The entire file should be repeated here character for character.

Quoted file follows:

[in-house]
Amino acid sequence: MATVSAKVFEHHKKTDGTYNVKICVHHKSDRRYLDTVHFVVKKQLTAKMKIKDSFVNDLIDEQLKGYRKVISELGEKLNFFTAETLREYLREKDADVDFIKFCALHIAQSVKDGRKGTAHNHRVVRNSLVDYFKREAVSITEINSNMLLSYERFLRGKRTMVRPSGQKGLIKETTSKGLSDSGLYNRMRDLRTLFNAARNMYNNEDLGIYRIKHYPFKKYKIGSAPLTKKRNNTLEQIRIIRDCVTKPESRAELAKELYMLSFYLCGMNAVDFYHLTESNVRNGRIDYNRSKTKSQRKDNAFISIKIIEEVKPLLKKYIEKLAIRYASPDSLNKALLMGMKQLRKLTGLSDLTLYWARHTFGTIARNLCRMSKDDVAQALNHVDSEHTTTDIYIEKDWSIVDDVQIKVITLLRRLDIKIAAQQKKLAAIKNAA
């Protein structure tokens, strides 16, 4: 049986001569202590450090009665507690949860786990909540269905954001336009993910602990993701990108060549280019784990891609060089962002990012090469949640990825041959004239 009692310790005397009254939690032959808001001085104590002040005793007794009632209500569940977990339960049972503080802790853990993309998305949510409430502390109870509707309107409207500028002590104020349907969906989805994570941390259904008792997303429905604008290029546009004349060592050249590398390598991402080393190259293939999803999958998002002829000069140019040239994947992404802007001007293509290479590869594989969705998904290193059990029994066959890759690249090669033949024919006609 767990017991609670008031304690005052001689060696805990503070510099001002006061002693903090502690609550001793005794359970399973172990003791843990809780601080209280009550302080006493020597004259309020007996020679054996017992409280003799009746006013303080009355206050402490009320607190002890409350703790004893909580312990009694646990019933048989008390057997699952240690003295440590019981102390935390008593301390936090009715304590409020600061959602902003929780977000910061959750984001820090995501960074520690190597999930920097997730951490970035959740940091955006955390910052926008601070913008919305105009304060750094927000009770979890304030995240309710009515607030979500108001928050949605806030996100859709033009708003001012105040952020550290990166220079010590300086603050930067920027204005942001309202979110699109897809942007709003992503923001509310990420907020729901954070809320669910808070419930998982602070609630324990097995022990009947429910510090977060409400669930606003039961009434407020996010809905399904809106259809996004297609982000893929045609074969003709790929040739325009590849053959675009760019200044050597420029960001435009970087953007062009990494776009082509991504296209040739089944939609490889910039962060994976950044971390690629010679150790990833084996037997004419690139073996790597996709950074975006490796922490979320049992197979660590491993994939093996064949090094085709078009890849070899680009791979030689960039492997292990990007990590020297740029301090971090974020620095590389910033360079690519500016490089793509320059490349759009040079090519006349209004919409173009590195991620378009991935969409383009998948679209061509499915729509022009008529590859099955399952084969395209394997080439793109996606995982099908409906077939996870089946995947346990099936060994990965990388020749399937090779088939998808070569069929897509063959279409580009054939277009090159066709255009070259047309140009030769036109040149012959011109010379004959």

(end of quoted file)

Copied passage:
[in-house]
Amino acid sequence: MATVSAKVFEHHKKTDGTYNVKICVHHKSDRRYLDTVHFVVKKQLTAKMKIKDSFVNDLIDEQLKGYRKVISELGEKLNFFTAETLREYLREKDADVDFIKFCALHIAQSVKDGRKGTAHNHRVVRNSLVDYFKREAVSITEINSNMLLSYERFLRGKRTMVRPSGQKGLIKETTSKGLSDSGLYNRMRDLRTLFNAARNMYNNEDLGIYRIKHYPFKKYKIGSAPLTKKRNNTLEQIRIIRDCVTKPESRAELAKELYMLSFYLCGMNAVDFYHLTESNVRNGRIDYNRSKTKSQRKDNAFISIKIIEEVKPLLKKYIEKLAIRYASPDSLNKALLMGMKQLRKLTGLSDLTLYWARHTFGTIARNLCRMSKDDVAQALNHVDSEHTTTDIYIEKDWSIVDDVQIKVITLLRRLDIKIAAQQKKLAAIKNAA
């Protein structure tokens, strides 16, 4: 049986001569202590450090009665507690949860786990909540269905954001336009993910602990993701990108060549280019784990891609060089962002990012090469949640990825041959004239 009692310790005397009254939690032959808001001085104590002040005793007794009632209500569940977990339960049972503080802790853990993309998305949510409430502390109870509707309107409207500028002590104020349907969906989805994570941390259904008792997303429905604008290029546009004349060592050249590398390598991402080393190259293939999803999958998002002829000069140019040239994947992404802007001007293509290479590869594989969705998904290193059990029994066959890759690249090669033949024919006609 767990017991609670008031304690005052001689060696805990503070510099001002006061002693903090502690609550001793005794359970399973172990003791843990809780601080209280009550302080006493020597004259309020007996020679054996017992409280003799009746006013303080009355206050402490009320607190002890409350703790004893909580312990009694646990019933048989008390057997699952240690003295440590019981102390935390008593301390936090009715304590409020600061959602902003929780977000910061959750984001820090995501960074520690190597999930920097997730951490970035959740940091955006955390910052926008601070913008919305105009304060750094927000009770979890304030995240309710009515607030979500108001928050949605806030996100859709033009708003001012105040952020550290990166220079010590300086603050930067920027204005942001309202979110699109897809942007709003992503923001509310990420907020729901954070809320669910808070419930998982602070609630324990097995022990009947429910510090977060409400669930606003039961009434407020996010809905399904809106259809996004297609982000893929045609074969003709790929040739325009590849053959675009760019200044050597420029960001435009970087953007062009990494776009082509991504296209040739089944939609490889910039962060994976950044971390690629010679150790990833084996037997004419690139073996790597996709950074975006490796922490979320049992197979660590491993994939093996064949090094085709078009890849070899680009791979030689960039492997292990990007990590020297740029301090971090974020620095590389910033360079690519500016490089793509320059490349759009040079090519006349209004919409173009590195991620378009991935969409383009998948679209061509499915729509022009008529590859099955399952084969395209394997080439793109996606995982099908409906077939996870089946995947346990099936060994990965990388020749399937090779088939998808070569069929897509063959279409580009054939277009090159066709255009070259047309140009030769036109040149012959011109010379004959």